The 6-7 September Pogroms, Ecumenical Patriarchate
Katsumi Kasahara/AP
Patriarch Bartholomew

Tide of Nationalism Threatens Istanbul’s Greek Orthodox Community

September 12, 2008 06:57 AM
by Anne Szustek
Rising Islamism and nationalism within Turkey are hurting Istanbul’s once robust Orthodox Christian community. Possible EU accession has brought the situation into the limelight.

Istanbul’s Orthodox Patriarchate Fighting for Survival

In 2007, 42 of the U.S. House Foreign Affairs Committee’s 50 members sent Turkish Prime Minister Recep Tayyip Erdogan a letter pleading on behalf of the Eastern Orthodox Ecumenical Patriarchate, established in Istanbul in the 4th century. Bartholomew I, the leader of the world’s 300 million members of Eastern Orthodox churches, sits in the Patriarchate’s headquarters in Fener, a blighted neighborhood on Istanbul’s Golden Horn.

Former Rep. Tom Lantos, D-Calif., then the head of the committee, called the patriarchate “one of the world’s oldest and greatest treasures.”

But the Turkish government recognizes Bartholomew I as only head of the Greek Orthodox community in Istanbul, which numbers at some 2,500 members. Turkey requires Orthodox clergy to come from within this community. This policy is based on the 1923 Treaty of Lausanne, which stipulated that all Ottoman-era religious leadership positions, including the Caliphate, were to be abolished. “Yet the patriarchate is not mentioned in the document that grants non-Muslim religions in Turkey the status of minorities with extensive rights,” points out Quantara, a German Foreign Office-funded site intended to promote understanding of the Islamic world.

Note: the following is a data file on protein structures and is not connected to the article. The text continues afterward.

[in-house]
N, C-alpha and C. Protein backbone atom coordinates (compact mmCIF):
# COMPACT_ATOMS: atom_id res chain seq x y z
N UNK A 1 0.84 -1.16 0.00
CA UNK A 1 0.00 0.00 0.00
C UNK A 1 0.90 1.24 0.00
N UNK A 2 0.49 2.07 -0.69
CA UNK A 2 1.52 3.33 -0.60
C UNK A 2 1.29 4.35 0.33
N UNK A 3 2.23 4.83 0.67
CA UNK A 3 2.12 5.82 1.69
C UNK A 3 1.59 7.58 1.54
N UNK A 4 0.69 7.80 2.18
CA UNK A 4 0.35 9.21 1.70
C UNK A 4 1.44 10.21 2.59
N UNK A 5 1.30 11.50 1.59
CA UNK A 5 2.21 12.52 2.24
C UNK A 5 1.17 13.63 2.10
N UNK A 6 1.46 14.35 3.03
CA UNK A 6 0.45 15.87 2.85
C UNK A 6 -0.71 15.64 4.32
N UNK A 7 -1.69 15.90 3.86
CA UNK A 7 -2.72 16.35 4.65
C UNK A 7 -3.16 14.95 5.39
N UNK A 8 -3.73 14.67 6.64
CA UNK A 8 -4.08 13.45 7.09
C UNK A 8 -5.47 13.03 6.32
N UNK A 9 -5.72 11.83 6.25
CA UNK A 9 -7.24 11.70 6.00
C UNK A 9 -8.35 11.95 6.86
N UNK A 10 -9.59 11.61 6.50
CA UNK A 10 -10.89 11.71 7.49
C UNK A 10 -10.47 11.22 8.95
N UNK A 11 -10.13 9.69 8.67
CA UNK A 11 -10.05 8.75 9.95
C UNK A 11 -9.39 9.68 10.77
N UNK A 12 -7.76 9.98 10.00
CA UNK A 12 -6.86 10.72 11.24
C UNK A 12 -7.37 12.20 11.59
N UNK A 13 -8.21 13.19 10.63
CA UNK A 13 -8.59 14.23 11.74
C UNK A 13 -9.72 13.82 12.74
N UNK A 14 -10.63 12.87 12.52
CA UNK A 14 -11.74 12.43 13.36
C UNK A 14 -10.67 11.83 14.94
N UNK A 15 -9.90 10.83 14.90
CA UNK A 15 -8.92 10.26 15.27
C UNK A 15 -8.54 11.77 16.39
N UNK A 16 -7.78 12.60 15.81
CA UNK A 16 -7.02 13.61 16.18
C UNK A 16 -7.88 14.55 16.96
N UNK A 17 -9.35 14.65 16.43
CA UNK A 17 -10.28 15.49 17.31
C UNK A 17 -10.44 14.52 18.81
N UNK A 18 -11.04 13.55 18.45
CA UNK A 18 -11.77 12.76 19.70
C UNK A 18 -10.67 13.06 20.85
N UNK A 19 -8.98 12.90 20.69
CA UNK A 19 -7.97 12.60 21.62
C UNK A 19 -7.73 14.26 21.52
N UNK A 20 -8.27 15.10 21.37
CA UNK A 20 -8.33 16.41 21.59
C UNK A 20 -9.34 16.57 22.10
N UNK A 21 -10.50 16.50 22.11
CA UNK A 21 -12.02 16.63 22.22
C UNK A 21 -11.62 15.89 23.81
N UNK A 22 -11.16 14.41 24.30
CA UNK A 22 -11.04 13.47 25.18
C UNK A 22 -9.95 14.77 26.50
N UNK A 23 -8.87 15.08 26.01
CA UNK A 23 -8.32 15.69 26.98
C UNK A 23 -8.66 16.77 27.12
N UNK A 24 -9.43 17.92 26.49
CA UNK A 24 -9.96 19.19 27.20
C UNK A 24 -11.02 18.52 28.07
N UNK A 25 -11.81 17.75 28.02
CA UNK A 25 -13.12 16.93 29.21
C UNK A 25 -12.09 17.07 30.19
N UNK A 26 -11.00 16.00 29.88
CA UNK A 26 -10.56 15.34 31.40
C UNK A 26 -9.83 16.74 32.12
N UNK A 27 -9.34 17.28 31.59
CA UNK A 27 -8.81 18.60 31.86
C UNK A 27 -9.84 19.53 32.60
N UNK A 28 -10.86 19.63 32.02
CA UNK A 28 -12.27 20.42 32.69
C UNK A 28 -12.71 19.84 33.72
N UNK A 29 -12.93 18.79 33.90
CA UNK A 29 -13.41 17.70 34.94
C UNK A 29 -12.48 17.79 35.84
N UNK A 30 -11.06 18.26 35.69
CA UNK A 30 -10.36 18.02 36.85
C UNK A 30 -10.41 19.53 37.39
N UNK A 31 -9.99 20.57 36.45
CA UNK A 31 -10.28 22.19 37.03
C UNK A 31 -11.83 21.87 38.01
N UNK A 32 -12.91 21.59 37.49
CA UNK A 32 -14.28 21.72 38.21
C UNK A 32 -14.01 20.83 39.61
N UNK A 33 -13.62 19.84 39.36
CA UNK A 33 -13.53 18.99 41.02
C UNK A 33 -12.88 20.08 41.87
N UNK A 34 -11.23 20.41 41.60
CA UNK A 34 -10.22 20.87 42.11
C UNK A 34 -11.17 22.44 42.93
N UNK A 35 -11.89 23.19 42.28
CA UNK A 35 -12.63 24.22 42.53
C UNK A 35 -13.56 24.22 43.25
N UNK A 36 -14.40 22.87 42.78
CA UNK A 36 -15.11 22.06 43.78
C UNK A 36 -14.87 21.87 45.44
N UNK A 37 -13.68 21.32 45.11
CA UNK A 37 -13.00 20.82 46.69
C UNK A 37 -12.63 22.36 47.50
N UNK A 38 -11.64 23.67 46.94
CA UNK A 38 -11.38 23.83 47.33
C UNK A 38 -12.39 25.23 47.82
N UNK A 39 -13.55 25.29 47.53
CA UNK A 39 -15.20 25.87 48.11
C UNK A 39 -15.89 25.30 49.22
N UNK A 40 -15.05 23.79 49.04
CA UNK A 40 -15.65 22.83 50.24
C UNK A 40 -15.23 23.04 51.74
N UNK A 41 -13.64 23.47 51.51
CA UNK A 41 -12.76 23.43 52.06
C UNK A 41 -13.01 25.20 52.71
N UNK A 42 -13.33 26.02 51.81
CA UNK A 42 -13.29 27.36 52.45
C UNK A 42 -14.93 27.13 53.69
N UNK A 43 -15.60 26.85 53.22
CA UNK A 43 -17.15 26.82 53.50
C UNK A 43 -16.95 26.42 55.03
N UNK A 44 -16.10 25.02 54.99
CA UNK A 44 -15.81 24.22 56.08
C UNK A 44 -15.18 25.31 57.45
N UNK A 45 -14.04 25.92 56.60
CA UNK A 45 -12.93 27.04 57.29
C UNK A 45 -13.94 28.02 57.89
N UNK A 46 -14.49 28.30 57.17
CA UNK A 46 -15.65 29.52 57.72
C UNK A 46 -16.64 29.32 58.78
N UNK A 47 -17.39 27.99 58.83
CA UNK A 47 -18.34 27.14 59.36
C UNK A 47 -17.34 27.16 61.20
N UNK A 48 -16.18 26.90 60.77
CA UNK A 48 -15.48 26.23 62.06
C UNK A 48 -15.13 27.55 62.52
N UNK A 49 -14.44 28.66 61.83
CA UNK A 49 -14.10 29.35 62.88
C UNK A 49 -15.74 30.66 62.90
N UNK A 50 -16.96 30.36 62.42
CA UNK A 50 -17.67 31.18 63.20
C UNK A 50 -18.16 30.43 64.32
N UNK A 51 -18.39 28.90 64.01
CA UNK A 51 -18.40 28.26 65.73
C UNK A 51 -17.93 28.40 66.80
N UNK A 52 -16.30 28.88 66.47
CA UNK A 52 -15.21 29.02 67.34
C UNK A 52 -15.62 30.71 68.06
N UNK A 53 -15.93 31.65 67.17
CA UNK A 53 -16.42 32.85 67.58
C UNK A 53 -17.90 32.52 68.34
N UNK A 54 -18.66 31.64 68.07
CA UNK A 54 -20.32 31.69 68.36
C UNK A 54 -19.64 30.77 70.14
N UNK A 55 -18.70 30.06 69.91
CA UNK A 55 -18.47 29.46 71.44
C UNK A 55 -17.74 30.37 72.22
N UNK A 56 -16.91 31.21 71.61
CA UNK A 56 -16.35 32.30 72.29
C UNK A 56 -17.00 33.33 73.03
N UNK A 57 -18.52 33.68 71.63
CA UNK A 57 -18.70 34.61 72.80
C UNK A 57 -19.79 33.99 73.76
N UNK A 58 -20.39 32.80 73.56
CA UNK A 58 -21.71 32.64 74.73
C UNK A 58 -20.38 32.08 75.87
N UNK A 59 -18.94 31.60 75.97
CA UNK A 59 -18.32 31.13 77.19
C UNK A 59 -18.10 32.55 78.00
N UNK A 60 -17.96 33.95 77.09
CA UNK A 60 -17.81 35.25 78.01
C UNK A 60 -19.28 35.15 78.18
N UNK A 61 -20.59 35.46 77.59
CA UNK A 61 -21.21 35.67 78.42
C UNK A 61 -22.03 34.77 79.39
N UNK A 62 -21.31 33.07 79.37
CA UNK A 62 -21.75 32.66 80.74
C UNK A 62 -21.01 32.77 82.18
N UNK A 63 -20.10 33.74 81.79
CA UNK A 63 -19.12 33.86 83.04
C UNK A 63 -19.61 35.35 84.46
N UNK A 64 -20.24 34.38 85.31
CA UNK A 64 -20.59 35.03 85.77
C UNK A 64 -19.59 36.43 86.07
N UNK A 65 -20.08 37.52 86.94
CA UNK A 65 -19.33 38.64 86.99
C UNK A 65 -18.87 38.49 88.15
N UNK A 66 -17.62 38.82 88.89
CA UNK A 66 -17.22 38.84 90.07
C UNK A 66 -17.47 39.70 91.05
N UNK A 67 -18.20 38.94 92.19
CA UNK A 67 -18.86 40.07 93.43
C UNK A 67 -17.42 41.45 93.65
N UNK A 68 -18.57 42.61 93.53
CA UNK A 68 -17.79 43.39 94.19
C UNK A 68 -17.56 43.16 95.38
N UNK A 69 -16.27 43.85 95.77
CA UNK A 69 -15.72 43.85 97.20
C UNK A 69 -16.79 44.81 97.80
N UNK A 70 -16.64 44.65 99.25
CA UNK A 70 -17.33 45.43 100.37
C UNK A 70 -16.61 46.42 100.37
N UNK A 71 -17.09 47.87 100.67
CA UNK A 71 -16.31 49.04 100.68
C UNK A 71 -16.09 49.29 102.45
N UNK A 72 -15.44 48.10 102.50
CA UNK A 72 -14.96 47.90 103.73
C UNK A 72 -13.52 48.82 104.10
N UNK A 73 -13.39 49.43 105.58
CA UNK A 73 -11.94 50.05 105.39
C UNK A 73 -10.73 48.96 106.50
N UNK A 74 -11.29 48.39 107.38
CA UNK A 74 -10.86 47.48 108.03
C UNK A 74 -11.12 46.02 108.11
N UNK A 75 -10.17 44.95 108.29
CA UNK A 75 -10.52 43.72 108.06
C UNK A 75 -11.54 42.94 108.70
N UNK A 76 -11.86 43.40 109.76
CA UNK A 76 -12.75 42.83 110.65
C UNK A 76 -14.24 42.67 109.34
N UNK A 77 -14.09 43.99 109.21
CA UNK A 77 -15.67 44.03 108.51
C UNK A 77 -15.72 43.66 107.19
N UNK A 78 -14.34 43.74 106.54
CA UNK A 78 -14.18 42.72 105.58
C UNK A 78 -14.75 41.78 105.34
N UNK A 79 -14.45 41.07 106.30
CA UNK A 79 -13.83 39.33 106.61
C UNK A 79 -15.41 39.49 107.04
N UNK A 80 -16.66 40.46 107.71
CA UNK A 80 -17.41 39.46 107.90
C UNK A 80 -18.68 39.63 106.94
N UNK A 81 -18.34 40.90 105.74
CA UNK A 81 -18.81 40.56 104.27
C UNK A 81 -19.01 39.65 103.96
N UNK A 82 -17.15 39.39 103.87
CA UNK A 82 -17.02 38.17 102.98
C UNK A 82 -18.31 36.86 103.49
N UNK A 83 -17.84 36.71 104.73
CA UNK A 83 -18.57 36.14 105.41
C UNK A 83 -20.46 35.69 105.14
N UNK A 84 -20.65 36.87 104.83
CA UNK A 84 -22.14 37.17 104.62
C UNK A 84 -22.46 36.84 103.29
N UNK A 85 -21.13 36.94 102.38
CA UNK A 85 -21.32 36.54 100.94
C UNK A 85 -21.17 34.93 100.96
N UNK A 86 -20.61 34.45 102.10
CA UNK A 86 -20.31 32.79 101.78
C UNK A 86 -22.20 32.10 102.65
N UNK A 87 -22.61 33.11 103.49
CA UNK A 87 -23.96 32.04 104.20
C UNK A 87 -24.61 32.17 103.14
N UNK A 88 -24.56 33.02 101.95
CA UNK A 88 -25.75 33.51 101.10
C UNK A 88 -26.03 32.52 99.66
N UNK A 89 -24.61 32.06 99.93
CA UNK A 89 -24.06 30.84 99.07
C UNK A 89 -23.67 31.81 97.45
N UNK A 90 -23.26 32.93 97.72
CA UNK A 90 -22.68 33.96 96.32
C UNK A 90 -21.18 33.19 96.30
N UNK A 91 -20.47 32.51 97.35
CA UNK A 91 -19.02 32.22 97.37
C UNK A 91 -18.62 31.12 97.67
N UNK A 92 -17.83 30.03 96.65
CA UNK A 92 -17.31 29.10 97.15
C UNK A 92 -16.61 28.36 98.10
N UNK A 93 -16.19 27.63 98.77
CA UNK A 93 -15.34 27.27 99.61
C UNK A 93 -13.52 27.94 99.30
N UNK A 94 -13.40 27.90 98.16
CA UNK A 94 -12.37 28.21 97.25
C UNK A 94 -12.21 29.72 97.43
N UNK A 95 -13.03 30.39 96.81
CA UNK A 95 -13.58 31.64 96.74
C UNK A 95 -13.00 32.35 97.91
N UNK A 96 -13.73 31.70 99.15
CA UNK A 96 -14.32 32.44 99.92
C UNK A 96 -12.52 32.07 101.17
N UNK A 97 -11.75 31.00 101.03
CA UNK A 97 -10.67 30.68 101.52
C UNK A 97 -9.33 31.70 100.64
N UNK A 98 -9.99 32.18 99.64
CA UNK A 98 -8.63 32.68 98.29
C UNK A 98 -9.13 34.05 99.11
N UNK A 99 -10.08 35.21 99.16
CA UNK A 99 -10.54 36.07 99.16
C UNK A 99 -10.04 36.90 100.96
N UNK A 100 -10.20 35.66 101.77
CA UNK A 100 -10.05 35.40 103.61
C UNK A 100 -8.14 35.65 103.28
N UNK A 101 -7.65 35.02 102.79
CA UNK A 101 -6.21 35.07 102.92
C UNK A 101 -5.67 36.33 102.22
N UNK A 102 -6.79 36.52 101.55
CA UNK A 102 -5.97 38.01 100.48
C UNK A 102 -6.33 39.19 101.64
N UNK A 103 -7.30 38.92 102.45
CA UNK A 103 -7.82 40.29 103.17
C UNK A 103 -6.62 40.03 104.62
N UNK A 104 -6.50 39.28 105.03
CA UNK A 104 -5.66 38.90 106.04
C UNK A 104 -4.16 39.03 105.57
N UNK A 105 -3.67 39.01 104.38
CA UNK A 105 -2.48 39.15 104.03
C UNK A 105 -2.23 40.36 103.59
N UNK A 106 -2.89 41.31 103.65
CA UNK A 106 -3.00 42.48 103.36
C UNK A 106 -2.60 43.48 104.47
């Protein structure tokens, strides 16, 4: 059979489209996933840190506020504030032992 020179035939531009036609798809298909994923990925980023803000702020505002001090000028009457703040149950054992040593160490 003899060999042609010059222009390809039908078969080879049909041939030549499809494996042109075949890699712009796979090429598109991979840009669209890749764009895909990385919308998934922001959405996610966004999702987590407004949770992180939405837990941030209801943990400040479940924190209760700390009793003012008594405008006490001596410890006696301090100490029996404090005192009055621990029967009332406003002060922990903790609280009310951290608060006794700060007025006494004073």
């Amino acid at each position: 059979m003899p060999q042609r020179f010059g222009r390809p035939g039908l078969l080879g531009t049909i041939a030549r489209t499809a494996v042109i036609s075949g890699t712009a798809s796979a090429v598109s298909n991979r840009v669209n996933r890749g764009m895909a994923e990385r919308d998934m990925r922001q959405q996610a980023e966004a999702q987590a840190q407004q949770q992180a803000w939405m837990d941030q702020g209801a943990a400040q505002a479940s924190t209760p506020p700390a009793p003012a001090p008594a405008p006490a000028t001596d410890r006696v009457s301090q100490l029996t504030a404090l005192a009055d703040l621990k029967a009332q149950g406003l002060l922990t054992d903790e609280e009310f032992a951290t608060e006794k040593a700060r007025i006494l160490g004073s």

Nicholas Gage, who covered Turkey for The New York Times during the late 1970s, writes that the Turkish government’s continued inflexibility on accepting Bartholomew as a leader of an international congregation and on allowing the church to refurbish the few buildings remaining under its control is a likely roadblock to the country’s EU accession.

The Turkish belief that Bartholomew I only presides over Istanbul’s Orthodox community interferes with the Church’s everyday affairs.
Tahsin Sahlioglu, the president of the Solidarity Association of Western Thrace and former mayor of Istanbul’s Avcilar Municipality, petitioned to the Istanbul Governorate to block an assembly organized by the patriarchate because it was to have foreign participants.

Background: The AKP and Turkey’s Greek Orthodox community

In late July, Turkey’s ruling party, the Islamist-leaning AKP, narrowly missed closure by Turkey’s Constitutional Court on the grounds that it has an ulterior Islamist agenda, including intermittent bans on alcohol and a clampdown on pork production.

As of April 10, Istanbul’s last remaining pork butcher was down to his last month of stock. The country’s Islamist-leaning government had shut down all but two pork farms and taken away the licenses from slaughterhouses. The butcher, ethnic Greek Lazari Kozmaoglu, says, “I don’t know what I can do if they don’t give it to me; this business is my life."

Like the pork industry that it largely runs, Turkey’s Greek Orthodox community is also on the decline. According to statistics supplied by the patriarchate, there are some 6,000 to 7,000 Orthodox adherents left in Turkey, many of whom are not Turkish citizens. Turkish law requires that future patriarchs be Turkish citizens; but given that the Halki Seminary was shut down in 1971 when private schools were nationalized, there remains no institution of Greek Orthodox training in Istanbul.

The Halki Seminary is located on Heybeliada, an island part of the Prince’s Islands archipelago just off of the coast of Istanbul. Adjacent island Burgazada is traditionally a home of the Istanbul Greek Orthodox community and retains a largely Greek character.